This quick posole is an easy one-pot meal made with pork shoulder, hominy, onion, stock, spices, and all your fave toppings, that can be made in the pressure cooker or slow cooker.
- Quick Glance
- Quick Glance
- 25 M
- 1 H, 10 M
- Serves 6
Special Equipment: 6-quart pressure cooker or slow cooker
Pat the pork dry and then season it on all sides with salt.
If making the pork in a 6-quart pressure cooker, add the oil to the pressure cooker and heat over medium-high heat. Add the pork and cook until browned on all sides, about 8 minutes. Transfer the pork to a plate. Add the onion, garlic, and chili powder to the pressure cooker and sauté until softened, about 4 minutes. Add the stock and the water and cook, stirring and scraping up any browned bits with a wooden spoon, until the mixture comes to a simmer. Return the pork to the pressure cooker. Secure the lid. Bring to high pressure over medium-high heat. Reduce heat to maintain pressure and cook until meat is tender, about 45 minutes. Remove from heat, vent pressure, then remove lid.
If making the pork in a slow cooker, season the pork on all sides with salt. In a large skillet, heat the oil over medium-high heat. Add the pork and cook until browned on all sides, about 8 minutes. Transfer the pork to the slow cooker. Add the onion, garlic, and chili powder to the skillet and sauté until softened, about 4 minutes. Add the stock and the water and cook, stirring and scraping up any browned bits with a wooden spoon, until the mixture comes to a simmer. Pour everything from the skillet over the pork in the slow cooker. Cook on low until the meat is tender, about 8 hours.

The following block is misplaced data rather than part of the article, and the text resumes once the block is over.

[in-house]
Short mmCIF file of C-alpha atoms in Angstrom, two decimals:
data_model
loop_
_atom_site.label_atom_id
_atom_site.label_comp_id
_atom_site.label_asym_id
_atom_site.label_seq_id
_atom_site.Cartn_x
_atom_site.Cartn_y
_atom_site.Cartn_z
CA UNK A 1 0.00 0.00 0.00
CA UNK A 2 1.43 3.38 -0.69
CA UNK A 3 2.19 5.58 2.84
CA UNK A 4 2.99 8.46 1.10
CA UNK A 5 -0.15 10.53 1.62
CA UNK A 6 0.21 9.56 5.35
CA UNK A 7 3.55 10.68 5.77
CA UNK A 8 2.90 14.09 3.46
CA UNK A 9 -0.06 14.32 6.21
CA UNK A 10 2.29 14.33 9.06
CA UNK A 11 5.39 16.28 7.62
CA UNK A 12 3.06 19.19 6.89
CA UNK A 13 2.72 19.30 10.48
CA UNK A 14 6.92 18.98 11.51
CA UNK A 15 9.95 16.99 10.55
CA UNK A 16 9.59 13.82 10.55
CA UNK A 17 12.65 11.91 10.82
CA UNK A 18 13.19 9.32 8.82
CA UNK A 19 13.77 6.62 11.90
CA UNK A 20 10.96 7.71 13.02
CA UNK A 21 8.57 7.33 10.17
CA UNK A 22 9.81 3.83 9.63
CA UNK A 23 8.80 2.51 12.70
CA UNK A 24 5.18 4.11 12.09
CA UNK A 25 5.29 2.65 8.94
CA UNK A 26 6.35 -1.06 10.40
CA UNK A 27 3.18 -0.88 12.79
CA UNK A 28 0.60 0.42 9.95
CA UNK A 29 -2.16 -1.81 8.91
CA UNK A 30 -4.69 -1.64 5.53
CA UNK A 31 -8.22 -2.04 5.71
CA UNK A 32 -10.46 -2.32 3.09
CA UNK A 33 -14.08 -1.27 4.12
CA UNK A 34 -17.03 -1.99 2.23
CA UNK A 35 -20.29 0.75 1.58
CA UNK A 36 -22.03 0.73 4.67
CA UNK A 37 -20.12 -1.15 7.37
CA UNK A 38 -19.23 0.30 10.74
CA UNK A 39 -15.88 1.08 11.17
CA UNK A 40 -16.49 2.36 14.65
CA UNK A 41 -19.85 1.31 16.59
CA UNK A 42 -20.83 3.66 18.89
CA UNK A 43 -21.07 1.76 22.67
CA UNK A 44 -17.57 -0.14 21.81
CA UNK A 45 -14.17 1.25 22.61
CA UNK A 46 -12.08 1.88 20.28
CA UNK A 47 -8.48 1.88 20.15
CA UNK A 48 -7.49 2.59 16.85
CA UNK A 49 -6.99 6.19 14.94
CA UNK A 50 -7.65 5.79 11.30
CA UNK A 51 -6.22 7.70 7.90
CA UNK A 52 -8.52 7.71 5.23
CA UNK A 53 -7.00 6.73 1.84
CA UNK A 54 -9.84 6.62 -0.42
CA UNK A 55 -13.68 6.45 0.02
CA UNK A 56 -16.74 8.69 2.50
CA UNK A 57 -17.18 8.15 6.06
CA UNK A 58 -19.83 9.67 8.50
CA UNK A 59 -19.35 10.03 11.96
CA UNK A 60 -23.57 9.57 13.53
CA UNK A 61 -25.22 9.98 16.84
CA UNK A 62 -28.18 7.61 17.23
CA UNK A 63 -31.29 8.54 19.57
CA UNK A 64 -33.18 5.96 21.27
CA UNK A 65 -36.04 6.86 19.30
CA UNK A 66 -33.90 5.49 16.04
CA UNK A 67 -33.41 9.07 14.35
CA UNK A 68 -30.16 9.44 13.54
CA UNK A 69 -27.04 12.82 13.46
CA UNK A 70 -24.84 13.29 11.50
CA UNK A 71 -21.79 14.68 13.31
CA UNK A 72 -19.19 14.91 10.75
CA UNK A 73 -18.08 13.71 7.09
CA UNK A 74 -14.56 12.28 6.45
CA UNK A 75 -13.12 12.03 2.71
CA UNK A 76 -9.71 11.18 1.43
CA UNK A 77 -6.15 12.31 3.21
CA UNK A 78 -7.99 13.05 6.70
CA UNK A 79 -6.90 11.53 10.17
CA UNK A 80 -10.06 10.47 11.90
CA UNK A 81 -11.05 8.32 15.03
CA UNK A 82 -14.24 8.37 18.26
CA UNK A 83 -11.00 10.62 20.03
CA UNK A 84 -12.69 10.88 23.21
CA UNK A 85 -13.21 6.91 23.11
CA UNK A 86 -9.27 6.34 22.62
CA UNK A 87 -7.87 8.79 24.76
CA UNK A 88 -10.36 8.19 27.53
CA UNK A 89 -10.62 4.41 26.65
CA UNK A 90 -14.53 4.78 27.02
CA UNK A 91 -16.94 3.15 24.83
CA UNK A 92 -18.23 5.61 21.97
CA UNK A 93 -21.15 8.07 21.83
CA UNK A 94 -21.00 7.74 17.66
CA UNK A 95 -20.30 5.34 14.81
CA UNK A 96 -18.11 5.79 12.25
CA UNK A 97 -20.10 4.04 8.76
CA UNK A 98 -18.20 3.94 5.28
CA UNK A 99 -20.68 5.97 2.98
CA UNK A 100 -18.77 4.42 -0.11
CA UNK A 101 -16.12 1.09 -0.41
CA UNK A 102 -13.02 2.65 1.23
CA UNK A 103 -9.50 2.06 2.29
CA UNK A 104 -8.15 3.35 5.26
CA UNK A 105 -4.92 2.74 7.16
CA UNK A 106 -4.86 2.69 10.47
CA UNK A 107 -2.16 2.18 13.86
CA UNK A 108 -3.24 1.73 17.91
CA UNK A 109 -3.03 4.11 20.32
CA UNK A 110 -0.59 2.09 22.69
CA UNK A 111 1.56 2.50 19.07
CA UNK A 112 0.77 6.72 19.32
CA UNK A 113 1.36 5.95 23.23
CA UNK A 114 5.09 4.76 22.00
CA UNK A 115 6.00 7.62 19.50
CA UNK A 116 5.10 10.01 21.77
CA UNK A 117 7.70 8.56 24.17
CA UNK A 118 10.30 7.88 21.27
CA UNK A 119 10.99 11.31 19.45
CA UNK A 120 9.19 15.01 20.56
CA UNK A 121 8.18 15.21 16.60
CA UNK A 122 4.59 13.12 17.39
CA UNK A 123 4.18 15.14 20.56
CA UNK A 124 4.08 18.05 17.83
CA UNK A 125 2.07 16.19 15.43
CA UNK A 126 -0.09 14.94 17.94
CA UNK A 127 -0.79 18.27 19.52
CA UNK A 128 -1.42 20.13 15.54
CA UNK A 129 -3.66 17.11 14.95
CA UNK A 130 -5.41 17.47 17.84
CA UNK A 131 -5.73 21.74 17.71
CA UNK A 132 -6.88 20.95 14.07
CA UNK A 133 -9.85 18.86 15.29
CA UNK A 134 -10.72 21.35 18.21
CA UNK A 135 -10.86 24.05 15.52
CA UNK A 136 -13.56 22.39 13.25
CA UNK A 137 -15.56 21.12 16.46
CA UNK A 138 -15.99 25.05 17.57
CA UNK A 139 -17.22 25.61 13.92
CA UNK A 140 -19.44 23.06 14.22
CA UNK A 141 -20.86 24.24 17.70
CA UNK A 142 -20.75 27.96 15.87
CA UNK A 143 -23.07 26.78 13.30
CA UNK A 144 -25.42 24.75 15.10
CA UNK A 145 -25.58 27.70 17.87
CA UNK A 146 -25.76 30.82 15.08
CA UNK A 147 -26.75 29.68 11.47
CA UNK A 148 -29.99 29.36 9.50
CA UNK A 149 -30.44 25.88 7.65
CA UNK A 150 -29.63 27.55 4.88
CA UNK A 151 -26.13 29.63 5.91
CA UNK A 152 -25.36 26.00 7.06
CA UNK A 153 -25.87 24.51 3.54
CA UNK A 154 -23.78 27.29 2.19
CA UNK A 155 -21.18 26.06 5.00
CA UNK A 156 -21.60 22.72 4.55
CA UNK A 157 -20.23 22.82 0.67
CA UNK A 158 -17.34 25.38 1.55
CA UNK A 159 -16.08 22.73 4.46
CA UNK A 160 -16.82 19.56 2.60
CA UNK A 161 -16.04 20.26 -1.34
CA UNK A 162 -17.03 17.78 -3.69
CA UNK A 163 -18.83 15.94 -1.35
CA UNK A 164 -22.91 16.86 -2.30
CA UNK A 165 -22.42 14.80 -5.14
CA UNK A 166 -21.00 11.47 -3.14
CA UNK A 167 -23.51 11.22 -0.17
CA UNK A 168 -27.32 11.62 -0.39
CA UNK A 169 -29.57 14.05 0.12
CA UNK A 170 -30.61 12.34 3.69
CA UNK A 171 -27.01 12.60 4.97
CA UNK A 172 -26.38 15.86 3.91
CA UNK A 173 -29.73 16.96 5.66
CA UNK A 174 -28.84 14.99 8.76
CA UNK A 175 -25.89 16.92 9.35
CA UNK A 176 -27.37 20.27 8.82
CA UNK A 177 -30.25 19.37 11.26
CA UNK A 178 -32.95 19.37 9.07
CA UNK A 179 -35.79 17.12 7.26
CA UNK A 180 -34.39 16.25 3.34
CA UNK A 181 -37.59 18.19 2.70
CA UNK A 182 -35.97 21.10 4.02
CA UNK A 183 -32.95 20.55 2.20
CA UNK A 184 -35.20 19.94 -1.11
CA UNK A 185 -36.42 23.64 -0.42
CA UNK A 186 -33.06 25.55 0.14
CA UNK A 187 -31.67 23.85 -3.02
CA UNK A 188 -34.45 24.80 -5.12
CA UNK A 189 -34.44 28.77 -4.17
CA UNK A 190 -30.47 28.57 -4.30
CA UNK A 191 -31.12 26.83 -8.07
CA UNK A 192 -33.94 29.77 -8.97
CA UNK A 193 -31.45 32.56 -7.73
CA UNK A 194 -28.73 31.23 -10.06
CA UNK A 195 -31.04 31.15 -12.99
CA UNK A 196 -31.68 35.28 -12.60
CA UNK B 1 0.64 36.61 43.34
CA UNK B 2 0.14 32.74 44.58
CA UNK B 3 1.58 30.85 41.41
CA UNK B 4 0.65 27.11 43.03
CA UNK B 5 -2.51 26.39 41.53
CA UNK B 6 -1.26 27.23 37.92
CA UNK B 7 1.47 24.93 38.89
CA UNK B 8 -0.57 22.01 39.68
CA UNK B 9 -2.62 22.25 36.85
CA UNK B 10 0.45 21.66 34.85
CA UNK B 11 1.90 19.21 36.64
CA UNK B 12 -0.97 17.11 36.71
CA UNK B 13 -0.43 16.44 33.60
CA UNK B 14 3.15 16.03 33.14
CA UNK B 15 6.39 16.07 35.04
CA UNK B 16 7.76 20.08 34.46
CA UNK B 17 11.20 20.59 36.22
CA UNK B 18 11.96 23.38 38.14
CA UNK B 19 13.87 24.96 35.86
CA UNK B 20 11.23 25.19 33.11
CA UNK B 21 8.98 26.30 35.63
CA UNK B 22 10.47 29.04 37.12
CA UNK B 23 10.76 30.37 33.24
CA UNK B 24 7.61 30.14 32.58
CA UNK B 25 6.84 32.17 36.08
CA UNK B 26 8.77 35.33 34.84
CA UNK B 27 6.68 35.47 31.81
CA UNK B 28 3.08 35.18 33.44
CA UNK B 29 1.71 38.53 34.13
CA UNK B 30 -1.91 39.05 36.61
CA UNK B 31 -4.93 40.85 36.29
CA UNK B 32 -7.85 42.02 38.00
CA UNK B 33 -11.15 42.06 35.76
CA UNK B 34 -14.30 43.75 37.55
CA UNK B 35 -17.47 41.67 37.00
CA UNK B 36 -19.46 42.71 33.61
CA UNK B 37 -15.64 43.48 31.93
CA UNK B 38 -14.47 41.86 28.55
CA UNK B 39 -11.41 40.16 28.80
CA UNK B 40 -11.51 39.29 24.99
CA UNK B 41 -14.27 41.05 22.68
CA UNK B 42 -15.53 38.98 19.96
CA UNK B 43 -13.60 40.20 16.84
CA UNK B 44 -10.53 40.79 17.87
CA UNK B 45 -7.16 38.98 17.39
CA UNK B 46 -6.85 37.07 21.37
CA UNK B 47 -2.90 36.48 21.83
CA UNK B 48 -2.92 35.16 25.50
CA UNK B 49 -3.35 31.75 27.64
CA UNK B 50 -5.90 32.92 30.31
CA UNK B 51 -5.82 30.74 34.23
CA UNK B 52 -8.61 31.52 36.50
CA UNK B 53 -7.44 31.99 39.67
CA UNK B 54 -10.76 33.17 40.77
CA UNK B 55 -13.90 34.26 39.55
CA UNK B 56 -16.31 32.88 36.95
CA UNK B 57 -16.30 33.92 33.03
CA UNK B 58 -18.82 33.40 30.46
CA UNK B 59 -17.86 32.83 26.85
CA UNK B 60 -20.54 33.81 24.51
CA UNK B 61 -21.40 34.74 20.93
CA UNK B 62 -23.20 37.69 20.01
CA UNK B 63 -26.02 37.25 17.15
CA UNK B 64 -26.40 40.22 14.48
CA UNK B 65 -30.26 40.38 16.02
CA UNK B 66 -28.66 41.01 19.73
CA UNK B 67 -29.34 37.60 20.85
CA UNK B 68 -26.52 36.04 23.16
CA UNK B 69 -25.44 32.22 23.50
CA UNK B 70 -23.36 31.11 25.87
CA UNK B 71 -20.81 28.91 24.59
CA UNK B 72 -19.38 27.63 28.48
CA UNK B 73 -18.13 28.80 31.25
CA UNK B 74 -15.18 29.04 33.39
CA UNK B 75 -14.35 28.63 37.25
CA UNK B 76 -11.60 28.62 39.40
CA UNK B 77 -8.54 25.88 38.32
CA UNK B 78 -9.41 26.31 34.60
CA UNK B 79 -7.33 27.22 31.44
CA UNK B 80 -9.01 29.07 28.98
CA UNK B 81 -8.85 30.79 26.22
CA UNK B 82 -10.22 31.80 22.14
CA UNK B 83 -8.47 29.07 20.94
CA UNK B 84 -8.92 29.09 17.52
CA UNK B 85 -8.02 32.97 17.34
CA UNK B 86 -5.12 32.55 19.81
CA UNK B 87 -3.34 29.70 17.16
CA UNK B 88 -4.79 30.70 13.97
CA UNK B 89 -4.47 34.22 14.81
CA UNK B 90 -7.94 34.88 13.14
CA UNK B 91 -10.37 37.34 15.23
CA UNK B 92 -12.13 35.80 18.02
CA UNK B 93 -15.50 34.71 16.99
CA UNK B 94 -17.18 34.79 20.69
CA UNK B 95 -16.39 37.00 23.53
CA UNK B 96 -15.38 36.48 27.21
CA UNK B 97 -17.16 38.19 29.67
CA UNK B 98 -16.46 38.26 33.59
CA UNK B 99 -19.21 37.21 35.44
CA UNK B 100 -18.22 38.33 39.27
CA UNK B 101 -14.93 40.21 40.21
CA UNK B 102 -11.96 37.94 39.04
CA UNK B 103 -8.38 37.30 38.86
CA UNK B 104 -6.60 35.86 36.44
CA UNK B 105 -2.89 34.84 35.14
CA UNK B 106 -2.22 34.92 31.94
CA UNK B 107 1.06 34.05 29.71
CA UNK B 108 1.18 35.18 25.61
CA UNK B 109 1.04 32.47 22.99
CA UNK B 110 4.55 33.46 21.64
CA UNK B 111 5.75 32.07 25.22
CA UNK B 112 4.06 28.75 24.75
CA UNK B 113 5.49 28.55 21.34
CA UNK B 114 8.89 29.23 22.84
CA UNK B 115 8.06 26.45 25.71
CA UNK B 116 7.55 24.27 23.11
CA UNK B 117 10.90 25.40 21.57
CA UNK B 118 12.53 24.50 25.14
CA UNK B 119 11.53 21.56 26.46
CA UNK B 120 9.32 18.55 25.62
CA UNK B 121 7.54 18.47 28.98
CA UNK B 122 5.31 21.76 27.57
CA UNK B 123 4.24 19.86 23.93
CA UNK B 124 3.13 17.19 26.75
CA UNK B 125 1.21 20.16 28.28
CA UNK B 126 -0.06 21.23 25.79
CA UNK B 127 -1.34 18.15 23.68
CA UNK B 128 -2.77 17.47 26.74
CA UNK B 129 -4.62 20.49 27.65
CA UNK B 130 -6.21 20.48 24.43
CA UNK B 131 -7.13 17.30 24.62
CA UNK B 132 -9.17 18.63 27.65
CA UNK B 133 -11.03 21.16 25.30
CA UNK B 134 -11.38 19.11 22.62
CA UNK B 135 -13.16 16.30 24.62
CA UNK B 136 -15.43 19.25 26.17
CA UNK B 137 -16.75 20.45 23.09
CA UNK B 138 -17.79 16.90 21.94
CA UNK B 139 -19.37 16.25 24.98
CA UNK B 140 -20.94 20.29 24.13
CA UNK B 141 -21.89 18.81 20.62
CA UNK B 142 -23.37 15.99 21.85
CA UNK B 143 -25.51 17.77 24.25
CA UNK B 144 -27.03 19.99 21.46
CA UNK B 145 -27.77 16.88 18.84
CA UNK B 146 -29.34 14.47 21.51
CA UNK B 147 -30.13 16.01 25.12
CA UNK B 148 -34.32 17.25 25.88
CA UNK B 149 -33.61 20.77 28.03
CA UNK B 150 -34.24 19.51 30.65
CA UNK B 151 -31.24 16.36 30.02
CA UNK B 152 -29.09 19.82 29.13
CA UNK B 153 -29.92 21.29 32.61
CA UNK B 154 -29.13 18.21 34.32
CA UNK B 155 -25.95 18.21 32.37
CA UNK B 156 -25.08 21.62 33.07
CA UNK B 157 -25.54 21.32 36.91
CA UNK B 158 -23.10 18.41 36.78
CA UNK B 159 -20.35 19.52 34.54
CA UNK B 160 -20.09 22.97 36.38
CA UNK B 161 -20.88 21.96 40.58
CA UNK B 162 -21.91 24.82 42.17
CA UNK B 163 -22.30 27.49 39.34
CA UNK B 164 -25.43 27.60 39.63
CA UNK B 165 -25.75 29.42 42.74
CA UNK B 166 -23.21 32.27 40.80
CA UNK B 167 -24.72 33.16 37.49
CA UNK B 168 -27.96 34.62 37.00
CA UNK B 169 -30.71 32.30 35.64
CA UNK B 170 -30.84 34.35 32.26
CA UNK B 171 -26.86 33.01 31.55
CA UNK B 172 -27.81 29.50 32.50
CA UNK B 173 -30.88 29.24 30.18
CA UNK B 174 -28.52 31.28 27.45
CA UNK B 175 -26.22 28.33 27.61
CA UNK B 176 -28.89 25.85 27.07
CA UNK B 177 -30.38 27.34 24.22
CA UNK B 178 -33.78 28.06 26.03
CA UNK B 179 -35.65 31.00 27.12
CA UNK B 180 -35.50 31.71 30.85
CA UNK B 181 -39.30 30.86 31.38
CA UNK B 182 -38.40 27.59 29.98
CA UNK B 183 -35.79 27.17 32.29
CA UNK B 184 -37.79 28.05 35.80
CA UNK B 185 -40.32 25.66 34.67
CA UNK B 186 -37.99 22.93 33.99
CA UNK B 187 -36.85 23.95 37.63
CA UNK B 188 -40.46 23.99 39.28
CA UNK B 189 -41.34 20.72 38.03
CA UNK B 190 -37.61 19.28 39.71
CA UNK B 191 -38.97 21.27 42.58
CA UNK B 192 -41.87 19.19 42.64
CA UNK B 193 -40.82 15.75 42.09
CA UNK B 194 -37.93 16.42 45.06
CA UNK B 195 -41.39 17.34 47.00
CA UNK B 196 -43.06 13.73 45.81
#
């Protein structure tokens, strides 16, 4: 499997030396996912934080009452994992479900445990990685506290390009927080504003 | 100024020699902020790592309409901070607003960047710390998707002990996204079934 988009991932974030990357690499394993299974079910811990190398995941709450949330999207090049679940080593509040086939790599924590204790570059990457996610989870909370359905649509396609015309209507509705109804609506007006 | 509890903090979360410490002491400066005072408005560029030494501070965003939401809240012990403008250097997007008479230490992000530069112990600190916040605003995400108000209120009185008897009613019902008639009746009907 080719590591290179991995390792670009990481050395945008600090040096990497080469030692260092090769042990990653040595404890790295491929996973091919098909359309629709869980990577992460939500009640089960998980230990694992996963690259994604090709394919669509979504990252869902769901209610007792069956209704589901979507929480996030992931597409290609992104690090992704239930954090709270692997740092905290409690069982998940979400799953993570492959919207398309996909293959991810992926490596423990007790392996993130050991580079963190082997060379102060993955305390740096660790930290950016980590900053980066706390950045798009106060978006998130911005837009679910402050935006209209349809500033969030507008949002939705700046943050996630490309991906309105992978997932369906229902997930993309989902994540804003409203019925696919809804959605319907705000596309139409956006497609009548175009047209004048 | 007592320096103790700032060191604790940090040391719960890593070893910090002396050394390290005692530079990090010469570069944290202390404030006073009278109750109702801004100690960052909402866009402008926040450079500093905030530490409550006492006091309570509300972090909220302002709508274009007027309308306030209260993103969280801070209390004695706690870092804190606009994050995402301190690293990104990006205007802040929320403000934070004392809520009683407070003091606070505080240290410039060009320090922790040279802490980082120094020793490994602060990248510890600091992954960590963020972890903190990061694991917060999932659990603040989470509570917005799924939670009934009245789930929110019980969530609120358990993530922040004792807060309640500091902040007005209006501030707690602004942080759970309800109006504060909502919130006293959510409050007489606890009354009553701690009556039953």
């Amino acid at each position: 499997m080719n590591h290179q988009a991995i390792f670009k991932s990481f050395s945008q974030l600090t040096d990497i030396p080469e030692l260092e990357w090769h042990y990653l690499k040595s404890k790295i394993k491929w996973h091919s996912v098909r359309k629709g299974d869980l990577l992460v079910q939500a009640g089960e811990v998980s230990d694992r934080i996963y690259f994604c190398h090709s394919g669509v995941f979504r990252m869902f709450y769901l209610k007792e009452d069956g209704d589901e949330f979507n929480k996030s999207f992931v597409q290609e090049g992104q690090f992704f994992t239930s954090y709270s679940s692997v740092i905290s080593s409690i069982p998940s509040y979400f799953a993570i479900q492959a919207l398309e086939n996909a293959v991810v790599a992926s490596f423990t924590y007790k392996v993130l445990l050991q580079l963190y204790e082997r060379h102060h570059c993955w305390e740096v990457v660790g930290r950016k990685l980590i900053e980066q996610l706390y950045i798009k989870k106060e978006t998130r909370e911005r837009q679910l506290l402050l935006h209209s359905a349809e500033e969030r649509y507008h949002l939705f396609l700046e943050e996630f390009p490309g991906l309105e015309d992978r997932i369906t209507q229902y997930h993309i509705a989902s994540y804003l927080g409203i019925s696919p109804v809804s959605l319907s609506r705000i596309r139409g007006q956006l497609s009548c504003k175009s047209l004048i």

Skim any fat from the surface of the cooking liquid. Remove the pork and either chop it into bite-size chunks or shred it using 2 forks.
Return the pork to the liquid in the cooker along with the hominy and heat for just a few minutes, until the hominy is warmed through. Season with salt and pepper. Serve the posole with the avocado, cilantro, and lime, plus radishes and chips, if desired. Originally published January 26. 2015.
*What You Need To Know About Chili Powder
As one of our recipe testers pointed out, the term “chili powder” means different things to different people. And that’s okay. It can mean straight-up chili powder that you buy in a jar from the grocery store. It can mean ancho or chipotle or any other ground single chile powder that you fancy most and rely on to glam up everything from mayo to your morning eggs. It can mean whatever makes you happy. So go on, make someone—namely, you—happy with this quick posole recipe by using whatever your definition of chili powder tends to be.
Recipe Testers Reviews
I’ve made and enjoyed a number of posole recipes over the years, but I have to say that this quick posole recipe is now my favorite. The broth was fragrant and spicy with chili, and the pork was meltingly tender.
The best part of the recipe was how quickly and easily the transformation occurred in my pressure cooker. I served the posole with avocado chunks, Mexican crema (sour cream would work, too), and some crumbled cotija.